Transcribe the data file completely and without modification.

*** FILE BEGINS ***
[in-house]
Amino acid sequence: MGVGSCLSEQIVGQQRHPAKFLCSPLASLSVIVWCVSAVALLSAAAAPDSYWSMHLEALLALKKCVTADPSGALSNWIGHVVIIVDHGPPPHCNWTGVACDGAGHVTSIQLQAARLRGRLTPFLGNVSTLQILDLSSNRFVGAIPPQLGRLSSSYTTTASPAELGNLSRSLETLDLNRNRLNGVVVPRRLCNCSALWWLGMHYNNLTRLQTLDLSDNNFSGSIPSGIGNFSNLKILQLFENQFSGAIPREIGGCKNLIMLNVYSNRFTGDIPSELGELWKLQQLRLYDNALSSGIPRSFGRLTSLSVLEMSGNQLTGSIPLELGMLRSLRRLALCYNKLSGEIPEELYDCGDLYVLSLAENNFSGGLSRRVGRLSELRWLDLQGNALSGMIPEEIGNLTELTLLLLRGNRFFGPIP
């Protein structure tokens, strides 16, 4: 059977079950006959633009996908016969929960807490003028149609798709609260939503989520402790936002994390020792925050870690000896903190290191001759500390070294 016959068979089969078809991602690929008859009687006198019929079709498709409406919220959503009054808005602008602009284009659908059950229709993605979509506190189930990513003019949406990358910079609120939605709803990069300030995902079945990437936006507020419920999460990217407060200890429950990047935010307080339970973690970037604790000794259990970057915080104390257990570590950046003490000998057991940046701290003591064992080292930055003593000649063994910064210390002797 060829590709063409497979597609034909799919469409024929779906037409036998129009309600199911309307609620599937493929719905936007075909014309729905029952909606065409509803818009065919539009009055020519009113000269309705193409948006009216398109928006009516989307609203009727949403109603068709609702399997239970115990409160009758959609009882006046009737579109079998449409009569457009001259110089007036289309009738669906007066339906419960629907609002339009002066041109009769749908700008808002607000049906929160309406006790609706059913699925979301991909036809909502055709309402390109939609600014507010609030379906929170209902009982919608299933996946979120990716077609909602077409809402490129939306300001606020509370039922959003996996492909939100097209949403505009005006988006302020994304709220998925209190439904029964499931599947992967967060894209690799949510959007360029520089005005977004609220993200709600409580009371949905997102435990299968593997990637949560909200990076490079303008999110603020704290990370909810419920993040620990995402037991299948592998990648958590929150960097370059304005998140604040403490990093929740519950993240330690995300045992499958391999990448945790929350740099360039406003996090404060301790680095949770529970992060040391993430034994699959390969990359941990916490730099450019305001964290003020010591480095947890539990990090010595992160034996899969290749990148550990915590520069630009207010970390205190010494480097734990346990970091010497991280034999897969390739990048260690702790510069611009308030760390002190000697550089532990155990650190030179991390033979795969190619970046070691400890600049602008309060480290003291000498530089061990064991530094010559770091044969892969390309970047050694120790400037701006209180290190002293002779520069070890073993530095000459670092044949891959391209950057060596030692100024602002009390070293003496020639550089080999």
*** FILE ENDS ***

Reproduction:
[in-house]
Amino acid sequence: MGVGSCLSEQIVGQQRHPAKFLCSPLASLSVIVWCVSAVALLSAAAAPDSYWSMHLEALLALKKCVTADPSGALSNWIGHVVIIVDHGPPPHCNWTGVACDGAGHVTSIQLQAARLRGRLTPFLGNVSTLQILDLSSNRFVGAIPPQLGRLSSSYTTTASPAELGNLSRSLETLDLNRNRLNGVVVPRRLCNCSALWWLGMHYNNLTRLQTLDLSDNNFSGSIPSGIGNFSNLKILQLFENQFSGAIPREIGGCKNLIMLNVYSNRFTGDIPSELGELWKLQQLRLYDNALSSGIPRSFGRLTSLSVLEMSGNQLTGSIPLELGMLRSLRRLALCYNKLSGEIPEELYDCGDLYVLSLAENNFSGGLSRRVGRLSELRWLDLQGNALSGMIPEEIGNLTELTLLLLRGNRFFGPIP
């Protein structure tokens, strides 16, 4: 059977079950006959633009996908016969929960807490003028149609798709609260939503989520402790936002994390020792925050870690000896903190290191001759500390070294 016959068979089969078809991602690929008859009687006198019929079709498709409406919220959503009054808005602008602009284009659908059950229709993605979509506190189930990513003019949406990358910079609120939605709803990069300030995902079945990437936006507020419920999460990217407060200890429950990047935010307080339970973690970037604790000794259990970057915080104390257990570590950046003490000998057991940046701290003591064992080292930055003593000649063994910064210390002797 060829590709063409497979597609034909799919469409024929779906037409036998129009309600199911309307609620599937493929719905936007075909014309729905029952909606065409509803818009065919539009009055020519009113000269309705193409948006009216398109928006009516989307609203009727949403109603068709609702399997239970115990409160009758959609009882006046009737579109079998449409009569457009001259110089007036289309009738669906007066339906419960629907609002339009002066041109009769749908700008808002607000049906929160309406006790609706059913699925979301991909036809909502055709309402390109939609600014507010609030379906929170209902009982919608299933996946979120990716077609909602077409809402490129939306300001606020509370039922959003996996492909939100097209949403505009005006988006302020994304709220998925209190439904029964499931599947992967967060894209690799949510959007360029520089005005977004609220993200709600409580009371949905997102435990299968593997990637949560909200990076490079303008999110603020704290990370909810419920993040620990995402037991299948592998990648958590929150960097370059304005998140604040403490990093929740519950993240330690995300045992499958391999990448945790929350740099360039406003996090404060301790680095949770529970992060040391993430034994699959390969990359941990916490730099450019305001964290003020010591480095947890539990990090010595992160034996899969290749990148550990915590520069630009207010970390205190010494480097734990346990970091010497991280034999897969390739990048260690702790510069611009308030760390002190000697550089532990155990650190030179991390033979795969190619970046070691400890600049602008309060480290003291000498530089061990064991530094010559770091044969892969390309970047050694120790400037701006209180290190002293002779520069070890073993530095000459670092044949891959391209950057060596030692100024602002009390070293003496020639550089080999």